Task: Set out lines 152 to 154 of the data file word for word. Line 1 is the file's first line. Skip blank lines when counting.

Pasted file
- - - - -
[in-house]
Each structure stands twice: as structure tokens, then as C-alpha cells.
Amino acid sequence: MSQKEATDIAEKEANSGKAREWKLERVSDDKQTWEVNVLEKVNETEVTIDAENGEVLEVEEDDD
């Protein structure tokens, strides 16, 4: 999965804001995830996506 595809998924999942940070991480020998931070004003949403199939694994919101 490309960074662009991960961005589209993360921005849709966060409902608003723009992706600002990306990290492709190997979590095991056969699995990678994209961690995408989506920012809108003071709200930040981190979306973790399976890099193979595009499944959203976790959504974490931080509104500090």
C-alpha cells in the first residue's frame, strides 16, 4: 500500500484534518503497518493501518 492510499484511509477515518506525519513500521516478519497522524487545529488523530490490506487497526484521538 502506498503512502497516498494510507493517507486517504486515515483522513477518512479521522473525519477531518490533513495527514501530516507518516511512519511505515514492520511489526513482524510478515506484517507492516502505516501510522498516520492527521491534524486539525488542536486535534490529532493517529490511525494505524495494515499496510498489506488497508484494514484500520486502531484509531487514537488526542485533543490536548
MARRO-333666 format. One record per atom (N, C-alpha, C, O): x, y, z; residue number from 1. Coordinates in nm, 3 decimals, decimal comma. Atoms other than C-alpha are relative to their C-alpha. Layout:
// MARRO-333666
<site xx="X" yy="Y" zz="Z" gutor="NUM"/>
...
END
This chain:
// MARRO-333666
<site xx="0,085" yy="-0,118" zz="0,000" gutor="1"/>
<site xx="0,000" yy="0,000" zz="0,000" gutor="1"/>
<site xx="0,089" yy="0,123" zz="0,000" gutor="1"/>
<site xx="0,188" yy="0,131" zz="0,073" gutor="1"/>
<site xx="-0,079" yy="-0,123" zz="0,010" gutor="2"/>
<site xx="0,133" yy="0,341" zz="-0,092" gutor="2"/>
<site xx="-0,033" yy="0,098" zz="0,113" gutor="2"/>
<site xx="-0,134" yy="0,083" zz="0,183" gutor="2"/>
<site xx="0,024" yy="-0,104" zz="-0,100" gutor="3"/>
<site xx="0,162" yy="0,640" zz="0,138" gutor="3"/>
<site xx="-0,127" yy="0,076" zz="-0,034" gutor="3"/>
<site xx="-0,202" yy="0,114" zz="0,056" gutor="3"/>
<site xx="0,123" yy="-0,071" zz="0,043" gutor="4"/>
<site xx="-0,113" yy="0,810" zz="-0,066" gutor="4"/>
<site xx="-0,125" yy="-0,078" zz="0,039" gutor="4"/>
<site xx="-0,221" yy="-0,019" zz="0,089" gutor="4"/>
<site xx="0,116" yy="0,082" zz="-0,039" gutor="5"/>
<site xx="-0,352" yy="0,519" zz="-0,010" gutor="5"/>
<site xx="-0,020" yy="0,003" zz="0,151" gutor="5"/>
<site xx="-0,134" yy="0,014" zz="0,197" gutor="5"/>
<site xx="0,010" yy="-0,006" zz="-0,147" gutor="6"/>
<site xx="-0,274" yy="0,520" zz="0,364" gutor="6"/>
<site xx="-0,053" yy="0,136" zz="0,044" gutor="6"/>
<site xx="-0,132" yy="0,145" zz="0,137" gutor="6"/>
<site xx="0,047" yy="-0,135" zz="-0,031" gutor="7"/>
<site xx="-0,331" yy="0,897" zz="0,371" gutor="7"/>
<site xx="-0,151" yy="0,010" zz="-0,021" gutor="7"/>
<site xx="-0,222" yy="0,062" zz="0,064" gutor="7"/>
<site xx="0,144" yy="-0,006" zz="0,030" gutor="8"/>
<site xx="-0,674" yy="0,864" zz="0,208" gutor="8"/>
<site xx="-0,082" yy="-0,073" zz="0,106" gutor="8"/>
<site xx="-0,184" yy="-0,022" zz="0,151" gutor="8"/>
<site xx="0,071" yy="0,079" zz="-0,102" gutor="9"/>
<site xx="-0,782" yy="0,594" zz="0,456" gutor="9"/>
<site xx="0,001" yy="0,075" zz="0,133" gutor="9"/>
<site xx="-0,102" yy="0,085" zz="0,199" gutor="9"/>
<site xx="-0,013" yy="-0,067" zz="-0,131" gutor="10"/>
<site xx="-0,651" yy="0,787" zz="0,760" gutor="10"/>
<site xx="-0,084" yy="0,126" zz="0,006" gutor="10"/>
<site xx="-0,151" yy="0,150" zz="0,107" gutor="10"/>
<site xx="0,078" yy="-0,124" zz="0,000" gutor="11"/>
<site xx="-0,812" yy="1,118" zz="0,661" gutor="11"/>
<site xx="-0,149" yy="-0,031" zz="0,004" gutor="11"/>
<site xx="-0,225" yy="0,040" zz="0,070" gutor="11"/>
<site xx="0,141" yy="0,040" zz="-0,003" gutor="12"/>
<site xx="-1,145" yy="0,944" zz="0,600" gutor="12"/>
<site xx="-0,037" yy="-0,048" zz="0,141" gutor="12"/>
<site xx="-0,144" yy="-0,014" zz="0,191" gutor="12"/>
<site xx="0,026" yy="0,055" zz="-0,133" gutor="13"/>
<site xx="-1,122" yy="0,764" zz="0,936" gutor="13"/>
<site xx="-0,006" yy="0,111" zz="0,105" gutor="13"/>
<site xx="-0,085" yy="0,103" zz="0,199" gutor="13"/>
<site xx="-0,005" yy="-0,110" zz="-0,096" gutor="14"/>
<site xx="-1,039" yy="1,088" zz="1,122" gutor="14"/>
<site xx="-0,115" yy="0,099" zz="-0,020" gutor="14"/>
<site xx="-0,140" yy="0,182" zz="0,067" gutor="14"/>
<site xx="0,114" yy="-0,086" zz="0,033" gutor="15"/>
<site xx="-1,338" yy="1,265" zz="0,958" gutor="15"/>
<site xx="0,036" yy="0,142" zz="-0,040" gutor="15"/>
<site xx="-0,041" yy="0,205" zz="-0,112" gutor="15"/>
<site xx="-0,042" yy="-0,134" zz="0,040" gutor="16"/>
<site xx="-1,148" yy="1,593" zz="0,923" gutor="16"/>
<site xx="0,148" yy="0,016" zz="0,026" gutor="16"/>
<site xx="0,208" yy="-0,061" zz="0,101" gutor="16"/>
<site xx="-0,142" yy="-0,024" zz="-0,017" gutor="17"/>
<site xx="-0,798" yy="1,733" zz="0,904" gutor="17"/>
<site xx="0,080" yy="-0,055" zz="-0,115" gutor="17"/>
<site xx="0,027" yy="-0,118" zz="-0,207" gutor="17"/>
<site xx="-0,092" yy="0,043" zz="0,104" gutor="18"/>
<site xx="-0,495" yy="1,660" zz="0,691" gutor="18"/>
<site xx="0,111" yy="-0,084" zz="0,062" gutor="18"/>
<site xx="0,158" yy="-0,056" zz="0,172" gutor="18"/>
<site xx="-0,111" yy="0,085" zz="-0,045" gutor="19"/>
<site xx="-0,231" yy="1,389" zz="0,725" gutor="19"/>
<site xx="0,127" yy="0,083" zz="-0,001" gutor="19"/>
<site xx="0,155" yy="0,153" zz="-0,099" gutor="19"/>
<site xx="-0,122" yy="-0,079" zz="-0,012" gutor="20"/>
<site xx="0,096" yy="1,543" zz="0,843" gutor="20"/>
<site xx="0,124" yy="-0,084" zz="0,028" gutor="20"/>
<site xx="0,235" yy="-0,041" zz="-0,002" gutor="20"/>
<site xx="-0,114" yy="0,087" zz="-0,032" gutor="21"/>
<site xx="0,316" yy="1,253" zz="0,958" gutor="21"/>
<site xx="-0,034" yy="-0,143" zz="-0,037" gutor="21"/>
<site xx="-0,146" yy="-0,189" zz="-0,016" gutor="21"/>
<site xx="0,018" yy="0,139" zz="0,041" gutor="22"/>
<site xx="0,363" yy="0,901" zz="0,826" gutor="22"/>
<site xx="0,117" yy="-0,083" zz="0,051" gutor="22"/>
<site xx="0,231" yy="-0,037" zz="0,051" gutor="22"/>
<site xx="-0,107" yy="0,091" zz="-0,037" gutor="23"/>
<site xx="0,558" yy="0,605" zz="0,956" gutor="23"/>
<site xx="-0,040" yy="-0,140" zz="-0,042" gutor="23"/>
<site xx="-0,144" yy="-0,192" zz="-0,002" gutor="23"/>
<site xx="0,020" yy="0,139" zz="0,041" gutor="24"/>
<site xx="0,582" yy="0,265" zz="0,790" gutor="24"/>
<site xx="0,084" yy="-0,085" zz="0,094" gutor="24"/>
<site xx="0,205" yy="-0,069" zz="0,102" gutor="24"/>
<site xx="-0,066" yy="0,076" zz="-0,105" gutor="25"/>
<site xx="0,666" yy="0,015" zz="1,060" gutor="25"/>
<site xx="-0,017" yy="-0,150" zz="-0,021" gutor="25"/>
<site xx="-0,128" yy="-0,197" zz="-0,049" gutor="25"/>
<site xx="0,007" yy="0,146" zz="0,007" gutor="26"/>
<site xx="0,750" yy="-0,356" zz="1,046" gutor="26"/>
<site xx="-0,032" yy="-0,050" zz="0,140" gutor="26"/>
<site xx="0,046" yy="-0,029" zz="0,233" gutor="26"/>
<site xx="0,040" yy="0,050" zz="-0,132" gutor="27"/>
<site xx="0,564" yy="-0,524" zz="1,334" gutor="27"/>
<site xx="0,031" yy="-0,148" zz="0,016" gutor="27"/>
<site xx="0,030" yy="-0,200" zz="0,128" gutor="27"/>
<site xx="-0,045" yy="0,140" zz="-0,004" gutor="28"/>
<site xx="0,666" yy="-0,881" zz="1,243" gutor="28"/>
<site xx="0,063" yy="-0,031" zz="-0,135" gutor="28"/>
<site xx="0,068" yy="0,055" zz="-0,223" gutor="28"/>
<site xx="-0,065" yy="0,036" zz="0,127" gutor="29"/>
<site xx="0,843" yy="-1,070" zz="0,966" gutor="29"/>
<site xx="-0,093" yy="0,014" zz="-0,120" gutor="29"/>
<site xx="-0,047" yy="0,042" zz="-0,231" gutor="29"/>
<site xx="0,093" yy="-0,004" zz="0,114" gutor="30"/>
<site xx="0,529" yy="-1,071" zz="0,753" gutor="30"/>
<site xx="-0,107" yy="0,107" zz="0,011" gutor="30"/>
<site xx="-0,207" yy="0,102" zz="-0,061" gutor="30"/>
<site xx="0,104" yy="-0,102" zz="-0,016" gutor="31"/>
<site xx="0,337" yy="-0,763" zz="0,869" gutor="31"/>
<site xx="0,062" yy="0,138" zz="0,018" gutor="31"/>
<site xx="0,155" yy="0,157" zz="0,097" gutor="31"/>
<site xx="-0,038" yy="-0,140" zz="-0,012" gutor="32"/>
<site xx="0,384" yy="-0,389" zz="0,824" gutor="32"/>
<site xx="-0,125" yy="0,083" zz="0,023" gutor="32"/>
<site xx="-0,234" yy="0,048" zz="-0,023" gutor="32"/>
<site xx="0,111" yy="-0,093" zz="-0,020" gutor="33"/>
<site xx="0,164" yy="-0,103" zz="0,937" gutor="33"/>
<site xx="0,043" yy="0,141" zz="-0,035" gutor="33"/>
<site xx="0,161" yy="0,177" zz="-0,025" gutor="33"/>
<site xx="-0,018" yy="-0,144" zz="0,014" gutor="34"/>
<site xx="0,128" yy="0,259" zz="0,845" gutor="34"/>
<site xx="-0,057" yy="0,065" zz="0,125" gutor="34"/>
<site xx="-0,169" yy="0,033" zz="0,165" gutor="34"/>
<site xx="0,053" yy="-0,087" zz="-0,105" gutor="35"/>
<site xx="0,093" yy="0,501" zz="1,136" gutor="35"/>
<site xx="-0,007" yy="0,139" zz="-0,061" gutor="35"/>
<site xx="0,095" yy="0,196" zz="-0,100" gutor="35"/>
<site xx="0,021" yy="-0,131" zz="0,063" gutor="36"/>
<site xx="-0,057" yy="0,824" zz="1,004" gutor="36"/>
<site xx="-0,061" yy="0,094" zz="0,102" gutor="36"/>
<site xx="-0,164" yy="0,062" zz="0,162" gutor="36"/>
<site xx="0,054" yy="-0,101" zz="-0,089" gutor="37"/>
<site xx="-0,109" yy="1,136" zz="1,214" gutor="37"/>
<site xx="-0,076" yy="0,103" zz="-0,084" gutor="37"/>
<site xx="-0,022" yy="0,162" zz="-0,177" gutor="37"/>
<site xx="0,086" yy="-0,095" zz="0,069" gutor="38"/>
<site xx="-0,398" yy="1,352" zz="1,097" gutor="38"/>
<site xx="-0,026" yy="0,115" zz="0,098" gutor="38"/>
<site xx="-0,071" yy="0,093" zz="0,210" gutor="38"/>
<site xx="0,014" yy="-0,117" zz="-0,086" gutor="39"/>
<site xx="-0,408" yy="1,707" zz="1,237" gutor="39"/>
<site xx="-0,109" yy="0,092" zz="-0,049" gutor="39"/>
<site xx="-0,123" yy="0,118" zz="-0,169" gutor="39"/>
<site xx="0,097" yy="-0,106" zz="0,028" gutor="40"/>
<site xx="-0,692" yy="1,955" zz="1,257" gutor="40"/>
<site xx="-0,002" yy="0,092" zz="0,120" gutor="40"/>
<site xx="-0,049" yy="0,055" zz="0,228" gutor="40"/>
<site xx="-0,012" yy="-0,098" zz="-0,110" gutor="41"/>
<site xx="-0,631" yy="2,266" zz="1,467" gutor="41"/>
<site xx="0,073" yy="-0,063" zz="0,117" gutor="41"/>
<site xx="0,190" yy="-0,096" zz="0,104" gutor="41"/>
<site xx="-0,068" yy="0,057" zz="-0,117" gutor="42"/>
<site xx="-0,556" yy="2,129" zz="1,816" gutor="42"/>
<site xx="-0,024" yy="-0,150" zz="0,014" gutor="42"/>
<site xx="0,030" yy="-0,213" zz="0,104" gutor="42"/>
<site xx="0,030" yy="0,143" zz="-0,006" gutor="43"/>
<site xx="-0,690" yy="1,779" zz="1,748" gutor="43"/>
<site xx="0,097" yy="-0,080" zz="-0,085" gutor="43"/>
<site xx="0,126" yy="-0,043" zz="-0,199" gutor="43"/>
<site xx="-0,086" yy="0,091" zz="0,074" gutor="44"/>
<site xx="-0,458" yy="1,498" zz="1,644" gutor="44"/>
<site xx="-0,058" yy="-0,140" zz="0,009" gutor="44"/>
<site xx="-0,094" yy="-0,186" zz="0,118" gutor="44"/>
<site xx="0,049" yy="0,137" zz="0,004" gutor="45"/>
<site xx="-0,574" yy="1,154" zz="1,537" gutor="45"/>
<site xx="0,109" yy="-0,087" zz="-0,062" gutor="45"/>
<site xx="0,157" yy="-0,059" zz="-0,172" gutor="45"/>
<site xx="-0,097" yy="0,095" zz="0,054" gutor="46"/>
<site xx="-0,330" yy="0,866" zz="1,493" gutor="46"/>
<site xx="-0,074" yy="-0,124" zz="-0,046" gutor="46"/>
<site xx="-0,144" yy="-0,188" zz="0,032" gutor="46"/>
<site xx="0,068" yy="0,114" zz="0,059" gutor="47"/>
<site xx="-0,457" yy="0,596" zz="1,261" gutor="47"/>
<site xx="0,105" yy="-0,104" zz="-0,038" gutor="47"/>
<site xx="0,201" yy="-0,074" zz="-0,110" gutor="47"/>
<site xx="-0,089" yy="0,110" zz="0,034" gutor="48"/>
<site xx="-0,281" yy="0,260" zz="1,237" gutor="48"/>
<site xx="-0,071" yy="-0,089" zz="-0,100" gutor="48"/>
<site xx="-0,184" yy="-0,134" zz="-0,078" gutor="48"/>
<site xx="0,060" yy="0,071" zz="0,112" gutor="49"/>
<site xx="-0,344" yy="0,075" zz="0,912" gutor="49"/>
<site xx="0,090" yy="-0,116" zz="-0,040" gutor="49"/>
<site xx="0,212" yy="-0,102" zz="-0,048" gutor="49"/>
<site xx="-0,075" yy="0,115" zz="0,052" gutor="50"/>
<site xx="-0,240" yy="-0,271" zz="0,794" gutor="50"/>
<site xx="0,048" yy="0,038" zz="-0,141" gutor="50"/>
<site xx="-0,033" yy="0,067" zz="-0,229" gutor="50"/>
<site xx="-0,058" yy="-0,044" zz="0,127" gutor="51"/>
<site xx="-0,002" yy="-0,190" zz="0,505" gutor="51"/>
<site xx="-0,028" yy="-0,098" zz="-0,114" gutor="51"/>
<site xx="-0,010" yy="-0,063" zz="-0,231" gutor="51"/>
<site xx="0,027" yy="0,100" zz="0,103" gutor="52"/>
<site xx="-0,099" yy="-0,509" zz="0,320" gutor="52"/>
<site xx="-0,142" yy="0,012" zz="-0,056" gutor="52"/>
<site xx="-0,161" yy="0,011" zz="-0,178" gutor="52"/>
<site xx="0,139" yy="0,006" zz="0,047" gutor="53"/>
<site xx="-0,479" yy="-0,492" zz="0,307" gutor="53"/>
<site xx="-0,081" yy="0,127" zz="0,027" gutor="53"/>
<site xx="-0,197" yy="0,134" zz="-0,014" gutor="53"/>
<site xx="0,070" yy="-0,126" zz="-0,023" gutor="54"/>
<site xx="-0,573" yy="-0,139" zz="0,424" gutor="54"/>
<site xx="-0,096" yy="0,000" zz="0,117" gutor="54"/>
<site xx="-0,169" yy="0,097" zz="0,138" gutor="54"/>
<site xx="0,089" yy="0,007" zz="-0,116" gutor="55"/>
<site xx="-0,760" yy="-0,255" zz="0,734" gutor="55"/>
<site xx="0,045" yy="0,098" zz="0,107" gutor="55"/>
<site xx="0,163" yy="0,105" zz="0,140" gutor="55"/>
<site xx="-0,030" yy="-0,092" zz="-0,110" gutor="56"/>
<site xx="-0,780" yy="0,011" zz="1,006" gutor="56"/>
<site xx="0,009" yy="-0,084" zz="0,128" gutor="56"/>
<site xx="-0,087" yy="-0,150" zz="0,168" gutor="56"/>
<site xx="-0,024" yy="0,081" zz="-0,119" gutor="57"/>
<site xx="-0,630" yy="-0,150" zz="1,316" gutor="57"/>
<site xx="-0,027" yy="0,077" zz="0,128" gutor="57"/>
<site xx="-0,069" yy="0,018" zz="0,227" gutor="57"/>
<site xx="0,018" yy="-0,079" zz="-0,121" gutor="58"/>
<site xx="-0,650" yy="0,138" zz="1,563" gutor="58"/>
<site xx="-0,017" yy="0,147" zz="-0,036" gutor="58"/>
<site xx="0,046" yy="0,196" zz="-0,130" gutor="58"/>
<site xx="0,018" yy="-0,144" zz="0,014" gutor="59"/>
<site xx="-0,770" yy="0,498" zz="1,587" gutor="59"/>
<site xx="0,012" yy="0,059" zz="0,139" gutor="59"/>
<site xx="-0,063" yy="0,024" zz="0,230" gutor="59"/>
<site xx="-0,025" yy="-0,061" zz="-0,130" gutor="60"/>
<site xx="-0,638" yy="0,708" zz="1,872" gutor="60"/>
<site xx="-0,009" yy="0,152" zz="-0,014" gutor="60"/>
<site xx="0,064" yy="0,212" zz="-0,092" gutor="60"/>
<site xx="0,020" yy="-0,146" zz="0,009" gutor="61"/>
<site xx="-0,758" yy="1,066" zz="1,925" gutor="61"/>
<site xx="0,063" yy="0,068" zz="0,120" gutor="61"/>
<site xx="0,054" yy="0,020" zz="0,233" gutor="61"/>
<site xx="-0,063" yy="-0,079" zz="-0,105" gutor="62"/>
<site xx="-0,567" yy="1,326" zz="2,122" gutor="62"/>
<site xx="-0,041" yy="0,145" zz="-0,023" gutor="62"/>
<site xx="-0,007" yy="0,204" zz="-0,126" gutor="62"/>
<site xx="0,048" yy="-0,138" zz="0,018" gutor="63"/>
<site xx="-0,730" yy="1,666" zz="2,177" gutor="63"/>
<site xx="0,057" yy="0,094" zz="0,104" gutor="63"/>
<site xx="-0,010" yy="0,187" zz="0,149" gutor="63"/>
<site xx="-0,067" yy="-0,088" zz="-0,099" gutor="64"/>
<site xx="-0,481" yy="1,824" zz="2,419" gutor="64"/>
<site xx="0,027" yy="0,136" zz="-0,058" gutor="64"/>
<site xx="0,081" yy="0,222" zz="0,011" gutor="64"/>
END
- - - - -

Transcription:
<site xx="0,095" yy="0,196" zz="-0,100" gutor="35"/>
<site xx="0,021" yy="-0,131" zz="0,063" gutor="36"/>
<site xx="-0,057" yy="0,824" zz="1,004" gutor="36"/>